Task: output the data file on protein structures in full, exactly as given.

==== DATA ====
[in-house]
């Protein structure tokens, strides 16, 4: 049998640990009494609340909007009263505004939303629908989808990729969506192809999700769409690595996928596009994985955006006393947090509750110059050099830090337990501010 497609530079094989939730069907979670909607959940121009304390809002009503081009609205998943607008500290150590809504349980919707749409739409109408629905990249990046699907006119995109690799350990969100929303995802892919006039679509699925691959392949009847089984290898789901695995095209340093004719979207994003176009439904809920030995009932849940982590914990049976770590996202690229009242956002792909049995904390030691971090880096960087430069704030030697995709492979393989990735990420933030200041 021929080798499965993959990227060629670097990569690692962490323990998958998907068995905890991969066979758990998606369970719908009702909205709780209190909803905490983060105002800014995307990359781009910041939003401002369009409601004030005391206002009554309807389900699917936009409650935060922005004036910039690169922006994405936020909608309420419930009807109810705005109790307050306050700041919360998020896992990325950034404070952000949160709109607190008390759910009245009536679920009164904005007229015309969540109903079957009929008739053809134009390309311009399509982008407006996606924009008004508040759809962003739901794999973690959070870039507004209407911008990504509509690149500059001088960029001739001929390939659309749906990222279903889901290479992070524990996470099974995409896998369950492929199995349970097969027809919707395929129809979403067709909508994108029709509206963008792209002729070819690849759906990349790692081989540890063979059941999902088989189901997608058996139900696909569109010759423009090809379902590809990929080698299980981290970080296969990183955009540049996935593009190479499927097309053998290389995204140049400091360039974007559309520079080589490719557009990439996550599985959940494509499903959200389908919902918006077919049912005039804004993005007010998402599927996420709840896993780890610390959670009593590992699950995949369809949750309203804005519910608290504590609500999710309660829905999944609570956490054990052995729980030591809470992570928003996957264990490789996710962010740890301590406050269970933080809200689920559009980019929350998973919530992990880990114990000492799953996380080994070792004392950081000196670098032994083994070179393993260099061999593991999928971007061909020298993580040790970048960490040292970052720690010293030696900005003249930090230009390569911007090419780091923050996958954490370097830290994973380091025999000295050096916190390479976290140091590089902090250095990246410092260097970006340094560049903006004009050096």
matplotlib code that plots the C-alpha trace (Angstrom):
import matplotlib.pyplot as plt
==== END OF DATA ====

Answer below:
[in-house]
């Protein structure tokens, strides 16, 4: 049998640990009494609340909007009263505004939303629908989808990729969506192809999700769409690595996928596009994985955006006393947090509750110059050099830090337990501010 497609530079094989939730069907979670909607959940121009304390809002009503081009609205998943607008500290150590809504349980919707749409739409109408629905990249990046699907006119995109690799350990969100929303995802892919006039679509699925691959392949009847089984290898789901695995095209340093004719979207994003176009439904809920030995009932849940982590914990049976770590996202690229009242956002792909049995904390030691971090880096960087430069704030030697995709492979393989990735990420933030200041 021929080798499965993959990227060629670097990569690692962490323990998958998907068995905890991969066979758990998606369970719908009702909205709780209190909803905490983060105002800014995307990359781009910041939003401002369009409601004030005391206002009554309807389900699917936009409650935060922005004036910039690169922006994405936020909608309420419930009807109810705005109790307050306050700041919360998020896992990325950034404070952000949160709109607190008390759910009245009536679920009164904005007229015309969540109903079957009929008739053809134009390309311009399509982008407006996606924009008004508040759809962003739901794999973690959070870039507004209407911008990504509509690149500059001088960029001739001929390939659309749906990222279903889901290479992070524990996470099974995409896998369950492929199995349970097969027809919707395929129809979403067709909508994108029709509206963008792209002729070819690849759906990349790692081989540890063979059941999902088989189901997608058996139900696909569109010759423009090809379902590809990929080698299980981290970080296969990183955009540049996935593009190479499927097309053998290389995204140049400091360039974007559309520079080589490719557009990439996550599985959940494509499903959200389908919902918006077919049912005039804004993005007010998402599927996420709840896993780890610390959670009593590992699950995949369809949750309203804005519910608290504590609500999710309660829905999944609570956490054990052995729980030591809470992570928003996957264990490789996710962010740890301590406050269970933080809200689920559009980019929350998973919530992990880990114990000492799953996380080994070792004392950081000196670098032994083994070179393993260099061999593991999928971007061909020298993580040790970048960490040292970052720690010293030696900005003249930090230009390569911007090419780091923050996958954490370097830290994973380091025999000295050096916190390479976290140091590089902090250095990246410092260097970006340094560049903006004009050096």
matplotlib code that plots the C-alpha trace (Angstrom):
import matplotlib.pyplot as plt